It has been more than 18 years since the prestigious Journal of Dental Hygiene (2000) reported on a survey done in Virginia: “Sexual harassment in dentistry: Experiences of Virginia Hygienists. The dental chair and sexual harassment seem to go hand in hand.
The study found that more than half of the dental hygienists experienced sexual harassment. Not surprising, nearly 75% were male dentists and 45% were harassed by male patients. About 90% of the reported that they never received education in managing sexual harassment. In their open-ended responses to the questionnaire, they asked for help.
The paper concluded that “…managing sexual harassment needs to be incorporated into dental hygiene curricula. The American Dental Hygienists Association and the American Dental Association …need to collaboratively develop guidelines and policies for dentists and dental hygienists.”
A decade later, the Journal of Applied Oral Science (2010) in an article entitled: “Sexual harassment in dentistry: prevalence in dental school,” found that:
“Fifteen percent (15%) of the students reported being sexually harassed by a patient, by a relative of a patient or by a professor. Male students had 3 times higher probability of being sexually harassed than female students…25.4% of the students reported witnessing sexual harassment at the school environment.”
The conclusion to the paper is remarkably similar to the first paper: the students were ill-prepared to handle the atmosphere of harassment. Unfortunately, the dental chair and sexual harassment are an acceptable practice.
Sexual Harassment Needs to be Addressed
In Washington, D.C., a dentist recently received a 16-1/2-year sentence for sexual assault. The dentist, Dr. Bilal Ahmed, told the patient he had to use nitrous oxide to sedate the patient. The patient awakened to find the dentist straddling over him, demanding that the patient give him oral sex.
As the case played itself out, the prosecution was to learn that the dentist had previously sexually assaulted five patients and a dental assistant between 2010 and 2014. The dentist’s license has been revoked. In May 2018, he was charged with first-degree sexual abuse of a patient, four counts of second-degree sexual abuse of a patient and three misdemeanor charges of sexual abuse. He must register as a sex offender for life. The dentist identified himself as being gay, though he is married and the father of six children. All of the patients he assaulted were males.
In New York City, also in 2018, a prominent dentist, Dr. Michael Krochak sedated a patient for a procedure. As the patient awakened, he found the dentist was kissing him. The dentist had removed the victim’s clothes without consent and had performed oral sex on the victim. Police charged the dentist with committing a criminal sex act and sex abuse.
More maddening was that the dentist had a prior arrest in 2003 for groping an 11-year-old boy inside a restroom.
However, it would be unfair to say that “Bad DNA” abuse was about gender. It is about power and taking advantage of a victim who is unable to defend themselves.
In Peoria, Arizona (March 9, 2018), a dental assistant was charged with 12 counts of sexual abuse to patients. All of the patients were women and they were all under sedation. Forty-one-year-old Oscar Castro was finally caught when two women corroborated that he had sexually abused them multiple times.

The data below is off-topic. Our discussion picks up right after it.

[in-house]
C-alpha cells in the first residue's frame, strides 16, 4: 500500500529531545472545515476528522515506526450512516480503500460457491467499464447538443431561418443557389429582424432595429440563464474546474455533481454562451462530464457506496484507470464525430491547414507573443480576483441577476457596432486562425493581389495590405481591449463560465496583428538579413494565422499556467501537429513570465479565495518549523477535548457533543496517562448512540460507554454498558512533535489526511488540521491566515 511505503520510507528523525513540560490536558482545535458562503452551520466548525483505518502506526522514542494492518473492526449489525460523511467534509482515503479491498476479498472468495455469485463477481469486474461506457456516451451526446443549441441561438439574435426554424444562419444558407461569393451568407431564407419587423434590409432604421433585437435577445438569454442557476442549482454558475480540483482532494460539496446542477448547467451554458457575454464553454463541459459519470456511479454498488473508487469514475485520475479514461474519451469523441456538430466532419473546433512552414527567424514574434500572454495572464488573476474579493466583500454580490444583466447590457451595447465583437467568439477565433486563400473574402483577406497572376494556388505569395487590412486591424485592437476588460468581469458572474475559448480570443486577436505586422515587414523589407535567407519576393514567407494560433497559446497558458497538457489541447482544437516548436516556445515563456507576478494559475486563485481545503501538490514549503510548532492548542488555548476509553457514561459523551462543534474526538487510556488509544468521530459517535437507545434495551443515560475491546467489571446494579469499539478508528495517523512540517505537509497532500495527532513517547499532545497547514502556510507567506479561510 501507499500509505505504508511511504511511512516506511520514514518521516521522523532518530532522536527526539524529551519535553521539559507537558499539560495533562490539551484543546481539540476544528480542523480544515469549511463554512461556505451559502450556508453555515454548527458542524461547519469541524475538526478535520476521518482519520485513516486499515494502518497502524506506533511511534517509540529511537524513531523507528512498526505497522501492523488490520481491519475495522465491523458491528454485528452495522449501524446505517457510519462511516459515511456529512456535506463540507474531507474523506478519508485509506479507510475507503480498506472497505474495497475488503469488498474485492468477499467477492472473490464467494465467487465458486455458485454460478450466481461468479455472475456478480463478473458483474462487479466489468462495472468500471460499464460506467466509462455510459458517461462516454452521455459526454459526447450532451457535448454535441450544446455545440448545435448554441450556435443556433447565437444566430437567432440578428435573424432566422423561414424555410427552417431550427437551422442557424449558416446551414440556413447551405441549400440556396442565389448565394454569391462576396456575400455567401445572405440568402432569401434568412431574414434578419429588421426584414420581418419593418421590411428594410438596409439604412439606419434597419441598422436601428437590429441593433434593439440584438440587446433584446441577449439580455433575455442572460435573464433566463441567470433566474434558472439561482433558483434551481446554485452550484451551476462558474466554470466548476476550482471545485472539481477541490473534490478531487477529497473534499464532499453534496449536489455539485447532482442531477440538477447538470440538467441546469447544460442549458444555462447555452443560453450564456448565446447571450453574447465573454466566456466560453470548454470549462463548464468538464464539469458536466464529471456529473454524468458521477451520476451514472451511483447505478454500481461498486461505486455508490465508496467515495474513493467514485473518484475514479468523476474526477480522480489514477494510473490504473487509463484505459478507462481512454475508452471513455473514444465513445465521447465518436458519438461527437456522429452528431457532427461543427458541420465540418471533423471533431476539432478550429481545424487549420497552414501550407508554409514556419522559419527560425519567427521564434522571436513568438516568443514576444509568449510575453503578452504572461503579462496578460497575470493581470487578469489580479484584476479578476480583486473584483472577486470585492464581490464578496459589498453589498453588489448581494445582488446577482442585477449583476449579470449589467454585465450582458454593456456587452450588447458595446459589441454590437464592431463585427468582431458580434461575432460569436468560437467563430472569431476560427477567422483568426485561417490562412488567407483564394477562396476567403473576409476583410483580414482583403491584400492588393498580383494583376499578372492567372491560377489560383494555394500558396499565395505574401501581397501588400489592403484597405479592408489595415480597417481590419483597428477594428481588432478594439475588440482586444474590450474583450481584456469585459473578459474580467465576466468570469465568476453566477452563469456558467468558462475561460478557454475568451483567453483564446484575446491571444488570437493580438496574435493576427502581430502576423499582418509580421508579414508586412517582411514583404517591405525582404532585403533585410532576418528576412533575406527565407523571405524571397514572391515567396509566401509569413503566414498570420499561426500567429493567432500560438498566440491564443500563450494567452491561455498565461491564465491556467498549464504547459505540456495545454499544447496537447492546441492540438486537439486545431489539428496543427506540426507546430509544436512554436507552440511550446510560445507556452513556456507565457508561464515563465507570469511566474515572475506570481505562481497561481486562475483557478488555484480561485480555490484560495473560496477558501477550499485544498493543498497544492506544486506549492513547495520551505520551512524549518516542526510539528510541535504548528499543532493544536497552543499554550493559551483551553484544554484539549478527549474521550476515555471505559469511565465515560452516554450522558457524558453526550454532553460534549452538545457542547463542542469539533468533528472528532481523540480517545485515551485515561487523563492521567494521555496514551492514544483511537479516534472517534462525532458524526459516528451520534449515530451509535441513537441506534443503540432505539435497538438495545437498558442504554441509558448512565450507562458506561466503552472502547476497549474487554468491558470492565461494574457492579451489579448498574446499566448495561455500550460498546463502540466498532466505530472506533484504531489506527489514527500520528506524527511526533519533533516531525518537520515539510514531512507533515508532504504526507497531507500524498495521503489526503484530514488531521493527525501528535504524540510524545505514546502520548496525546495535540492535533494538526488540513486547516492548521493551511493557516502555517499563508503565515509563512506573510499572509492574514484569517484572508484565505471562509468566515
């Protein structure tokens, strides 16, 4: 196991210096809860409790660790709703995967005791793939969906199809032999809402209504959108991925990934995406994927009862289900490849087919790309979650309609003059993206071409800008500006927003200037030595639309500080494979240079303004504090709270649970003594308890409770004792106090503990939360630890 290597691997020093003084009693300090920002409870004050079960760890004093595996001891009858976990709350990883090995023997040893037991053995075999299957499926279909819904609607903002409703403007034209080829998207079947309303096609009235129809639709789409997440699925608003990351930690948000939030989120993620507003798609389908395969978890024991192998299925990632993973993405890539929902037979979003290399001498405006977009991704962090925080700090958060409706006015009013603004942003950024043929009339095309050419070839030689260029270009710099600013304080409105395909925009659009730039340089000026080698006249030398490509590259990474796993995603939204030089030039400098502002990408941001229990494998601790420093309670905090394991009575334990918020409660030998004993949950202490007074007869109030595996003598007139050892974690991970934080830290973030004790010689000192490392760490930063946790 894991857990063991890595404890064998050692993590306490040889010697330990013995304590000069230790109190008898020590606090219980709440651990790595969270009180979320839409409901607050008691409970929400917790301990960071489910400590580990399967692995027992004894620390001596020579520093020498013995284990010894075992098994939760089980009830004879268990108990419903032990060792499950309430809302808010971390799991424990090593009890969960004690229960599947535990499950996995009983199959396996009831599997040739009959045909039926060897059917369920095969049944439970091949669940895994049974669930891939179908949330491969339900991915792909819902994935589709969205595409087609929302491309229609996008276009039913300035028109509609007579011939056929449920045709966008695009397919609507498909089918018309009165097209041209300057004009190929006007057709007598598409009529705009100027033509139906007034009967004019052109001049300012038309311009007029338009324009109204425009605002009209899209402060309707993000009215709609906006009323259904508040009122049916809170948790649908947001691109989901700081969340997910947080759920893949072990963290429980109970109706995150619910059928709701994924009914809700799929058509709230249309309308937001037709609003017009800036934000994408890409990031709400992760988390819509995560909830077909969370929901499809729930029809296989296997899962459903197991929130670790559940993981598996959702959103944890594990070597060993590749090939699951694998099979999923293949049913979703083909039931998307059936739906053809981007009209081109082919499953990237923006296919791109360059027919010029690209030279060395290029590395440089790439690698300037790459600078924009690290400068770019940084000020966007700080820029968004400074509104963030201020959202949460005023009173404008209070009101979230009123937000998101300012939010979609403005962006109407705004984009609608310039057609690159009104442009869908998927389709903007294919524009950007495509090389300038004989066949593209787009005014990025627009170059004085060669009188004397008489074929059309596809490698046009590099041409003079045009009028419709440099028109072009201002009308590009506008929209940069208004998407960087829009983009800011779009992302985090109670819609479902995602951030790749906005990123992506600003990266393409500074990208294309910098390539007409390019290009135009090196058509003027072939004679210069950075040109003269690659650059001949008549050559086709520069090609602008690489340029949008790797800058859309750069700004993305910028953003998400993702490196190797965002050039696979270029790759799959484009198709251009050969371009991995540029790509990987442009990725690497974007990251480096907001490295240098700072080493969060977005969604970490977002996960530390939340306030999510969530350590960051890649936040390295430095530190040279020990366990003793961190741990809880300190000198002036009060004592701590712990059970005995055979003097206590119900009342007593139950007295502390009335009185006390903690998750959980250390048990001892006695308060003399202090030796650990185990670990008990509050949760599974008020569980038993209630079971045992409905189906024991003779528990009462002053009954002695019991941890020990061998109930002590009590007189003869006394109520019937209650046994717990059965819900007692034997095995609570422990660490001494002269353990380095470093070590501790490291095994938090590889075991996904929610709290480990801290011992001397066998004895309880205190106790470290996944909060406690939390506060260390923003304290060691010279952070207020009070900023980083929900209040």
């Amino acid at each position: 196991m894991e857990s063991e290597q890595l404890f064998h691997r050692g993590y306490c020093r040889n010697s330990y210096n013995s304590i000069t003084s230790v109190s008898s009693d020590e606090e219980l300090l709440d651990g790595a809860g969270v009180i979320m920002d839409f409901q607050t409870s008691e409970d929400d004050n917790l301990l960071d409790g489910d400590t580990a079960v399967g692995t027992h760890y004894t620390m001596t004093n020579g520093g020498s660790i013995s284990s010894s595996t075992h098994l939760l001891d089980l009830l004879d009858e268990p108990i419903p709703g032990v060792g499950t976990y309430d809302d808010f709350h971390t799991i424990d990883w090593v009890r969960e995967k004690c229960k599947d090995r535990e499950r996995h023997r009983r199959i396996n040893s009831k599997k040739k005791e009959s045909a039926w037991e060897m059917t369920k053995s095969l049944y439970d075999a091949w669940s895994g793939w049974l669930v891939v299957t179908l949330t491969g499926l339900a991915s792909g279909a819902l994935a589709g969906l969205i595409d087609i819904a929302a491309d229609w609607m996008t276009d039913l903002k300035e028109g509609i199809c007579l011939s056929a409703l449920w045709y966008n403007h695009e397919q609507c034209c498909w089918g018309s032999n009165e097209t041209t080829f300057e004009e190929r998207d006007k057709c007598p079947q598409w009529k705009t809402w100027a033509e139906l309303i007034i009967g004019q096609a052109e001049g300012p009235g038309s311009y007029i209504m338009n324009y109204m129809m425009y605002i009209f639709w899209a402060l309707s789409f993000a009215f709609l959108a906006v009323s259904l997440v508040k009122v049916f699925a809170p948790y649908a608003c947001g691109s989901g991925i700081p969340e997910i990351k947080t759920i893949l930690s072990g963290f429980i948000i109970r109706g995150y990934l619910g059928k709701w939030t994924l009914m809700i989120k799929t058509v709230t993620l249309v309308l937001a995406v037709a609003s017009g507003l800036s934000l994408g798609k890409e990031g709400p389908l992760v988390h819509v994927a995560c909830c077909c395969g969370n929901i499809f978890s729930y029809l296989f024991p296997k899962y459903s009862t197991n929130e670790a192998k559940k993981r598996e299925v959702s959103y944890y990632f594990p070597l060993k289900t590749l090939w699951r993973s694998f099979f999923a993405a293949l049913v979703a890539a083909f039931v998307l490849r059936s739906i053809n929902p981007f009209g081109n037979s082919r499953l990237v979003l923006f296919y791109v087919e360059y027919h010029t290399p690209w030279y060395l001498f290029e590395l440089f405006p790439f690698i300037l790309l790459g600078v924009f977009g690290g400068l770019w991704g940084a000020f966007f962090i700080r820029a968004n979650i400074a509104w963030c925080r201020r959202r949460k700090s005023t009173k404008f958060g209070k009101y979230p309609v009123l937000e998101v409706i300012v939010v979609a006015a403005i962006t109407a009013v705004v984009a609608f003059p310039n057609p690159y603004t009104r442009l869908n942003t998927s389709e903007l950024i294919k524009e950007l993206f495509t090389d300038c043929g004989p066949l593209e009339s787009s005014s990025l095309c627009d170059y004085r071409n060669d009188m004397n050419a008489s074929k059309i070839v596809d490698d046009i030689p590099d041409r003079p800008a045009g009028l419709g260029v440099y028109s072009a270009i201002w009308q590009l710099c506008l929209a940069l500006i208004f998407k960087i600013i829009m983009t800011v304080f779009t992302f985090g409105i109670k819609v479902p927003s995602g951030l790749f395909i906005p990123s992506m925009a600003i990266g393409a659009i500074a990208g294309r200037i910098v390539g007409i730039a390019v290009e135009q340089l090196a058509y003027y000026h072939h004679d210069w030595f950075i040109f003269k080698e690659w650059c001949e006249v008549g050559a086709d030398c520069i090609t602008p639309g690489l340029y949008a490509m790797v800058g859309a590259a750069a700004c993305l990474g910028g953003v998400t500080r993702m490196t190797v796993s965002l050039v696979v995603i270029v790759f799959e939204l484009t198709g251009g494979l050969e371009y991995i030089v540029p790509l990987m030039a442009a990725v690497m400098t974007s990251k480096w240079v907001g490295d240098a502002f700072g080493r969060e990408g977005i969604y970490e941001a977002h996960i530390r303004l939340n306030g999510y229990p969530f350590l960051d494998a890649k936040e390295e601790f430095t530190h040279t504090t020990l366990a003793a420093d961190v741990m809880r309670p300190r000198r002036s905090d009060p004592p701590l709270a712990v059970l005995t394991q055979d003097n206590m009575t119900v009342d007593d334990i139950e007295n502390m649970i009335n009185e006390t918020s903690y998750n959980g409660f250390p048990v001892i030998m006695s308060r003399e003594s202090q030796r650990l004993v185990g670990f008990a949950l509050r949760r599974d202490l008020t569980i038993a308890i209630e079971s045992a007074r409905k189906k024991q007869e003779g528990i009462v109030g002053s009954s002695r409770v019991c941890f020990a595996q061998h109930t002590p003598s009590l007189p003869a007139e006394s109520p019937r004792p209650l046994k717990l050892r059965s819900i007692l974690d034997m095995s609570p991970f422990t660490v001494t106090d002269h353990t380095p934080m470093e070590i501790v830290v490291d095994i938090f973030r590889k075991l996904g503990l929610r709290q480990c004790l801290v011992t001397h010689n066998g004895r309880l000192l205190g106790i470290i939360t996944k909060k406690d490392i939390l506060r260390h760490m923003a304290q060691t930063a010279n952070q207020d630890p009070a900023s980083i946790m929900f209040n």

He abused women at two different dental practices over a period of five years.
In a similar case, reported May 1, 2018, a 24-year-old woman awakened from dental surgery in a San Diego dentist’s clinic to find a dental assistant, Luis Ramos, groping her. She told reporters: “It’s a shocking betrayal; no one expects to be sexually assaulted at the dentist’s office. This is real; it’s not just in movies or on TV. I saw it happen to me.”
He was on video that the dentist had installed in his office. Upon questioning, the dental assistant admitted to assaulting more than a dozen women ranging from 17 to 63. Ramos worked for an oral surgeon who said he was “shocked and outraged” by the recordings. Strangely, the oral surgeon routinely left his sedated patient alone with the technician.
Ramos was sentenced to 15 years behind bars.
Where are the expectations?
Once a patient, male or female has been abused, it is difficult for them to trust again. Study after a study reported that after sexual abuse has taken place, having a male dentist standing over them, especially when the chair is fully reclined, is an uncomfortable feeling.
In a recent article on sexual abuse in dental offices, the author concluded that female patients who are being sedated should always have a chaperone with them during the procedure. It strikes us as absolutely the wrong approach. The right approach is ethical training and monitoring of all office procedures on a continuing basis.
Nevertheless, if the perception of dental offices is one of fear and mistrust, the profession had better take heed of the perceptions and quickly do so. The dental chair and sexual harassment seem to be paired.
Bad DNA could be a causative element of patients abandoning or minimizing dental care. It comes full circle. If dentistry allows sexual harassment and abuse to take place all the way back to dental school training and interactions within the practice, it will continue to perpetuate itself. The outcome will be a loss of respect for the profession itself.